Sparking arts innovation

Kenan Institute targets change.

By Todd Cohen

WINSTON-SALEM, N.C. [04.13.04] — The Thomas S. Kenan Institute for the Arts is setting its sights on tapping the resources of the N.C. School of the Arts to spark change in the arts beyond the school’s Winston-Salem campus.

“We are trying to design programs that will further the goals and objectives of the N.C. School of the Arts in increasing its national and local and regional impact on shaping the arts,” says Margaret Mertz, who joined the institute last July as acting executive director after four years as the school’s academic dean.

Created in 1993 by the William R. Kenan Jr. Fund for the Arts, the institute has supported a range of initiatives at the school, including its A+ Schools program, a 10-year-old effort to integrate arts education throughout the curriculum at elementary and middle schools.

Administration of that program, now offered in 44 North Carolina schools and in schools in Arkansas, Oklahoma and the Dakotas, was transferred last summer to UNC-Greensboro.

Unlike the School of the Arts, UNCG trains teachers and can handle national expansion of the A+ program, says Richard Krasno, executive director of the William R. Kenan Jr. Charitable Trust in Chapel Hill and director of the Kenan Fund for the Arts.

“We felt we needed a teacher education system to take it on and make it national,” he says.

The Kenan Fund for the Arts, which was endowed by the Kenan Trust in 1992 with a gift of $20 million and has invested roughly $4 million in the A+ program, has agreed to provide another $350,000 this year and $200,000 next year, Krasno says.

The fund, which gives the institute roughly $1 million a year, also asked it last summer to “establish programs that are innovative, that have national implications for the arts, that have a broader reach than just enhancing the school,” he says.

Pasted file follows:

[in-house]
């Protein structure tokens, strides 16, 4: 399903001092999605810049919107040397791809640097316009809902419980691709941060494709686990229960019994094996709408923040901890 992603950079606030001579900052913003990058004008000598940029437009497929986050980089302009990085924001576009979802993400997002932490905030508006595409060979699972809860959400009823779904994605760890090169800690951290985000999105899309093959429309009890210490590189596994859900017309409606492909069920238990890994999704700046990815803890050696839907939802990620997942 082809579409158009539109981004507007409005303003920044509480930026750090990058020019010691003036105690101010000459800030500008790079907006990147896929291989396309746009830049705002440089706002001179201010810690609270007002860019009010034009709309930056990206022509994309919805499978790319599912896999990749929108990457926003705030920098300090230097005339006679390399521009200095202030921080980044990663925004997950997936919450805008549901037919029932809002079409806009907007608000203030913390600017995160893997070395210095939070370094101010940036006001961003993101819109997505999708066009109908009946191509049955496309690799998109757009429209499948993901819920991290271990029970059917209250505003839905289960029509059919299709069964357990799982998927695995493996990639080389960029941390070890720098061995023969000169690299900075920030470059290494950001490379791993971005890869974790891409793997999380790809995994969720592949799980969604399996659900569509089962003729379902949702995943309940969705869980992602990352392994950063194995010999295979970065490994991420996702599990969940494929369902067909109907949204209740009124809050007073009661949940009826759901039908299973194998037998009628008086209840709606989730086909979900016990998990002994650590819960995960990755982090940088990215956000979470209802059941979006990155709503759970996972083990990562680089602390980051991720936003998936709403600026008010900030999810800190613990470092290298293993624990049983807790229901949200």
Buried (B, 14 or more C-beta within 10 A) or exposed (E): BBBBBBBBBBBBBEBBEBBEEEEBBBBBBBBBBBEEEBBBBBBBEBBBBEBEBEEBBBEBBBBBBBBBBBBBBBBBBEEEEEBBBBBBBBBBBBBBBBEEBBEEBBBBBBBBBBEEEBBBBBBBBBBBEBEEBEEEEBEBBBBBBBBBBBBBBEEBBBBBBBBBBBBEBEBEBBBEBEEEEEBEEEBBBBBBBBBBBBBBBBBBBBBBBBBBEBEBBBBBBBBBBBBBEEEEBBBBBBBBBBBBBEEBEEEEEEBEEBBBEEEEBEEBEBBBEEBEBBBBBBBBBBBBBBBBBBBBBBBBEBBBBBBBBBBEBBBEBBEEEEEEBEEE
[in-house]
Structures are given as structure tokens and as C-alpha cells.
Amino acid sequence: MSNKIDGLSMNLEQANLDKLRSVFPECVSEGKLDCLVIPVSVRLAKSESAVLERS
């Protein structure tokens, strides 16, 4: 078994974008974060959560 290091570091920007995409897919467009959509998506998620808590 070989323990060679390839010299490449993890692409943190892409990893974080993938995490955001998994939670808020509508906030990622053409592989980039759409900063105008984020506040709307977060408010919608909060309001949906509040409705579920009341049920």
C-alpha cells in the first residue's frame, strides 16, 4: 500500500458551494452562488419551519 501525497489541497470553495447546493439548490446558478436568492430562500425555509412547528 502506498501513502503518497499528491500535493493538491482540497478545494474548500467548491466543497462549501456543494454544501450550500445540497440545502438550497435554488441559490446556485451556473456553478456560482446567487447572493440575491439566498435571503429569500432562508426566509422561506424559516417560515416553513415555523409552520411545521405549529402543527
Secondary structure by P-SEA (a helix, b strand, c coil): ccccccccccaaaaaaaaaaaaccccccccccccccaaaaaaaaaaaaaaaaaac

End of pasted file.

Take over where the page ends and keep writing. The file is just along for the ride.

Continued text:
Mertz, who joined the institute on the departure of Jeanne Butler after 10 years as executive director, says a number of initiatives are in the works.

The institute, for example, is looking for ways to “capitalize on the knowledge and talents of alumni” and plug them into school activities, such as identifying and meeting the needs of recent graduates trying to establish careers, and providing them with internships.

This August, in a collaboration with Carnegie Mellon University in Pittsburgh and the Southern Arts Federation in Atlanta, the school will host the National Arts Leadership Institute, a new effort to provide professional development for people taking on leadership roles in arts organizations that stage performances.

A longer-term project may be to invite Theater Nohgaku, a traditional Japanese-theater ensemble based in Tokyo and Pennsylvania, for a residency at the school, focusing on music, dance and mask work, says Mertz.

The institute also is exploring ways to bring to the school professionals who write about the arts, as well as artists who write.

Tapping the “talents and energy and creativity” of faculty, students, staff and alumni at the school, Mertz says, the institute wants to help it “show off to the rest of the world the kinds of things that can happen” in the arts that are “innovative, risk-taking, creative, entrepreneurial and visionary.”

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